A Deeper Look at Agent Provocateur's Valentine's Day Campaign

We spoke with the lingerie brand's creative directer, Sarah Shotton, and model Charli Howard about lingerie, love, and self-acceptance.
Reading time 9 minutes

It’s Valentine’s day and you’re in love. The hotel room is booked, your table reserved and the appointment with a doctor—he’s supposed to be a miracle-worker—is made. From lip fillers to liposuction, the cosmetic industry hugely benefits from the annual celebration of love (and accompanying lust for self-improvement), with a recent poll recording women hoping for procedures increases by 78 percent...and they’re not the only ones profiting from our perpetual insecurity. Enter: lingerie.

There’s no culprit when it comes to skinny-washing quite like the brands producing garments for women at their most vulnerable, with new campaigns rolled-out just in time for the sexiest night of the year. Except, aren’t we supposed to be in the thick of a self-love revolution? It’s been four years since model Charli Howard furiously lamented fashion’s pitfalls in a viral Instagram post after she was fired from her agency over a pair of impossibly small leather pants. Diversity in fashion has since evolved from subversive to tokenized and finally wound up mainstream, yet somehow, casting bodies upwards of a size two is still a symbol of rebellion.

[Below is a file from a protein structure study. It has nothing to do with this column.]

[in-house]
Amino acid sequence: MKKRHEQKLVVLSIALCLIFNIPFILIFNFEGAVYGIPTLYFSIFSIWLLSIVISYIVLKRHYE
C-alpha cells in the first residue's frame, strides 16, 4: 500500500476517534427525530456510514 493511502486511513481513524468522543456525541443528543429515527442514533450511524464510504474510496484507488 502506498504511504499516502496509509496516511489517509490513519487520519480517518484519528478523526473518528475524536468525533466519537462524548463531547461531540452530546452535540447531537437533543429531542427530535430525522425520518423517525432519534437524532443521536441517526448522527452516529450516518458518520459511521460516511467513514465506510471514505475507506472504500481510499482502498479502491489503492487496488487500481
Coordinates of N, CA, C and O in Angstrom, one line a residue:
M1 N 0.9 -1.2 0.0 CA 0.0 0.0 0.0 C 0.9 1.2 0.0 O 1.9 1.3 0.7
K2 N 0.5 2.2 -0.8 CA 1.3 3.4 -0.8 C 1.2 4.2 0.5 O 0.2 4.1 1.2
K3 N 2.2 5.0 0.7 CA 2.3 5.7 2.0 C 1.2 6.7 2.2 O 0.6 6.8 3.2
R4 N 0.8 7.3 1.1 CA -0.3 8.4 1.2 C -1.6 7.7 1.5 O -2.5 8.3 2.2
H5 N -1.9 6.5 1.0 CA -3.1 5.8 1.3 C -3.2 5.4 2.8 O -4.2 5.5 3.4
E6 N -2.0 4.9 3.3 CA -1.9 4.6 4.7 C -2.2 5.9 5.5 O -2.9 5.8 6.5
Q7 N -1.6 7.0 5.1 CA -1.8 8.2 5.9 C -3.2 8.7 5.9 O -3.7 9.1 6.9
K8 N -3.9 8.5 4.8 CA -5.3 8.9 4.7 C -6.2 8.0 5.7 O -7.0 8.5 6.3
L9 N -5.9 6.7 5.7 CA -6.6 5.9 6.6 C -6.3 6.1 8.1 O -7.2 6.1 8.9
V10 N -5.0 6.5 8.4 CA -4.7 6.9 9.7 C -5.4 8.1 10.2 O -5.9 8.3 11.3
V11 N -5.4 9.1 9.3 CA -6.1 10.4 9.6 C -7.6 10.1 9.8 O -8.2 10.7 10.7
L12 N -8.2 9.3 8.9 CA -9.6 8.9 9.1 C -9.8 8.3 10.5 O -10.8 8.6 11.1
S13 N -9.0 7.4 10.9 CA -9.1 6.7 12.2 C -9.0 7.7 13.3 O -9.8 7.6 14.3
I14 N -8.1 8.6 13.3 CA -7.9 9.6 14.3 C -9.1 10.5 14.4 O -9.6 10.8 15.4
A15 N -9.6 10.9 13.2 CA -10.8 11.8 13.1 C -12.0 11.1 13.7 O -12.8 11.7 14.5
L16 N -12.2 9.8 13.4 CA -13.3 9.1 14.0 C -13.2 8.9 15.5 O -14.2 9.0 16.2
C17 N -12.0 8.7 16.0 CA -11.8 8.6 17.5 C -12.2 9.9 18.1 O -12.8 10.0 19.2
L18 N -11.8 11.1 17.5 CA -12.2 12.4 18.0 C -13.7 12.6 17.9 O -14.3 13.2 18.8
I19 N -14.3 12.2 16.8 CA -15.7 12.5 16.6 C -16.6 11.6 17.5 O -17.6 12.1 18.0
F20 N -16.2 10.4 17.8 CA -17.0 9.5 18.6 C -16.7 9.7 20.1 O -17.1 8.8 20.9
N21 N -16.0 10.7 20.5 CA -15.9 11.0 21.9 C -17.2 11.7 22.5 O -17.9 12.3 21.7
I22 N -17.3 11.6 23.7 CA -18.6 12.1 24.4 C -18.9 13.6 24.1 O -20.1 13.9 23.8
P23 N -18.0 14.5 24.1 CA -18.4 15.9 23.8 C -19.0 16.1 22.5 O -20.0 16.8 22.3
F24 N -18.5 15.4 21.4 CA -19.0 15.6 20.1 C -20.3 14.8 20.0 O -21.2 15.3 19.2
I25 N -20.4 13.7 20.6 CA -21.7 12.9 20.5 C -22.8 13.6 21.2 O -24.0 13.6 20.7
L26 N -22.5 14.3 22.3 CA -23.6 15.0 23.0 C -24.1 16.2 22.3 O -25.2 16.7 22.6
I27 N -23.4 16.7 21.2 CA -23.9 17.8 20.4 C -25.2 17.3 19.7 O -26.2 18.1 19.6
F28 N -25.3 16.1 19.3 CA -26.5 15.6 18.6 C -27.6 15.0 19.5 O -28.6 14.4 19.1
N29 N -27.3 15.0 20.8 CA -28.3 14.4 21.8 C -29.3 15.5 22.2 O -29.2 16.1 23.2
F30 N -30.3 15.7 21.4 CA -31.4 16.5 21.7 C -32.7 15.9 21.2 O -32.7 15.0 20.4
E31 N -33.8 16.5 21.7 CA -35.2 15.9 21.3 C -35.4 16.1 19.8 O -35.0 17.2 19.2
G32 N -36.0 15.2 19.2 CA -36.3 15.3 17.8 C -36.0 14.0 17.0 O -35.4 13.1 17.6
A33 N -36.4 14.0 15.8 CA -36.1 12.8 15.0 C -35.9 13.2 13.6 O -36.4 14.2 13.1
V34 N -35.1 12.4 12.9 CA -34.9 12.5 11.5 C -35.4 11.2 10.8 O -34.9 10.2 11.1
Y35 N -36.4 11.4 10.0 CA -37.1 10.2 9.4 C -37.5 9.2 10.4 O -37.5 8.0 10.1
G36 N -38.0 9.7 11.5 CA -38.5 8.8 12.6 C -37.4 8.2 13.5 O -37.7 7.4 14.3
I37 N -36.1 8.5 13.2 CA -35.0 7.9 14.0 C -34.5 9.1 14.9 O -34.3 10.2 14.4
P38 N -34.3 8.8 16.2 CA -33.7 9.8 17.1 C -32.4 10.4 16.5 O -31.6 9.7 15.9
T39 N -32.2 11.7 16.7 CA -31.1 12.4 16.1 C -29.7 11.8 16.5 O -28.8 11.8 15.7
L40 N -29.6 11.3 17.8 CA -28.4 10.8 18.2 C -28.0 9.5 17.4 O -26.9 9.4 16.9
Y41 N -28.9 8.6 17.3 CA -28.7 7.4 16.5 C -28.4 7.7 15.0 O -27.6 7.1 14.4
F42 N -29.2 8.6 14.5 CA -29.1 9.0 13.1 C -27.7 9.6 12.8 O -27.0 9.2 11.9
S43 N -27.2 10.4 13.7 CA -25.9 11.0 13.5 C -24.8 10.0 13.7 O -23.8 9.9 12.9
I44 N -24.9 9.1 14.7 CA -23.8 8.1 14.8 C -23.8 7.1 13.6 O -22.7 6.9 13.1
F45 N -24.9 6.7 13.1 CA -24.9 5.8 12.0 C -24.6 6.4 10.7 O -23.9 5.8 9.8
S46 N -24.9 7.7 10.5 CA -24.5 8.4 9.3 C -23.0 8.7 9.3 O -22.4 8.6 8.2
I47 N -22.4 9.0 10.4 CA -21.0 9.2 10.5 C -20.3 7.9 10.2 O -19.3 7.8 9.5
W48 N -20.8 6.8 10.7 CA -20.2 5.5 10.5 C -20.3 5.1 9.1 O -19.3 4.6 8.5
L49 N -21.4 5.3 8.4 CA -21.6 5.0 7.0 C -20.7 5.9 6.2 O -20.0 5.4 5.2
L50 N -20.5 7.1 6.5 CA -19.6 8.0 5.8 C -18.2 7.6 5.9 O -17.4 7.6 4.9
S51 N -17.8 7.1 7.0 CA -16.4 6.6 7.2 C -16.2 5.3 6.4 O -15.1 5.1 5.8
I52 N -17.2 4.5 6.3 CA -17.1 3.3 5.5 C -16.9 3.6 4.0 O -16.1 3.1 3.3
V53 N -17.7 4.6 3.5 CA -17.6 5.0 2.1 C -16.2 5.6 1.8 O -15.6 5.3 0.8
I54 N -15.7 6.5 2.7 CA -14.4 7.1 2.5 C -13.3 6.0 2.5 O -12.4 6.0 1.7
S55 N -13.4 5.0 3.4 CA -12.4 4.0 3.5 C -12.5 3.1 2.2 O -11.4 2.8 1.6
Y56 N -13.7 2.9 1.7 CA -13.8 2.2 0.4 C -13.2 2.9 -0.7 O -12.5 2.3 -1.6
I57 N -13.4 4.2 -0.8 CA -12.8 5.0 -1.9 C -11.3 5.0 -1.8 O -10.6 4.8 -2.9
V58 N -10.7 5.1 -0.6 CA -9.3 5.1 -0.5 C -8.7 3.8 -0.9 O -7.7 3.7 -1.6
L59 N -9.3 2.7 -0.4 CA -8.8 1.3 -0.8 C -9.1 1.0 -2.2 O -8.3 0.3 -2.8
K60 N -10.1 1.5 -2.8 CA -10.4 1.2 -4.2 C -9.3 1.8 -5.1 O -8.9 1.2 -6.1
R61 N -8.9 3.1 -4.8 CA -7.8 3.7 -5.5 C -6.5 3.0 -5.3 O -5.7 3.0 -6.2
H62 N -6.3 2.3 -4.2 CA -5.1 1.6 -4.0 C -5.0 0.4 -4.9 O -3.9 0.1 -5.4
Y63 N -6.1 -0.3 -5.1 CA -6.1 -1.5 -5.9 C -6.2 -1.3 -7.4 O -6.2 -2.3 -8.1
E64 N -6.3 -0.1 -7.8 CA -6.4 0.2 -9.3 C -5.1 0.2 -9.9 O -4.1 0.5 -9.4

But someone’s shifting the narrative. Unlike underwear giant Victoria’s Secret’s (whose commitment to unrealistic beauty ideals has seen their showcases plagued by a perpetual PR storm), beloved British brand Agent Provocateur has released a Valentine’s campaign that celebrates the female in any form—and recruited Howard to help. While many reputable designers actively avoid curve models, hoping to go unnoticed by their legions of ‘woke’ millennial supporters, AP lifts them up. Creative director Sarah Shotton had Howard write an exceptionally honest open letter about her abuse of and newfound appreciation for her body. Self-acceptance has been a long time coming for Howard, and now she’s the leading the battle for body positivity...and there’s no better general than Shotton. Below, the pair weigh in on lingerie, love and why you are enough this Valentine’s Day.

Firstly, tell me about the inception of for Agent Provocateur’s Valentine’s Day campaign.

Shotton: It started with a conversation with Charli, talking about working together in the future and body positivity. Growing up I had looked at images of models that were not realistic and compared myself to them. It had a detrimental effect, so we decided to do a campaign inspired about embracing your body shape, as well as the idea that you don’t need to be with someone to be complete on Valentine’s Day. We really felt that Valentine’s Day shouldn’t be dressing up for someone, but rather focusing on oneself and celebrating your own body.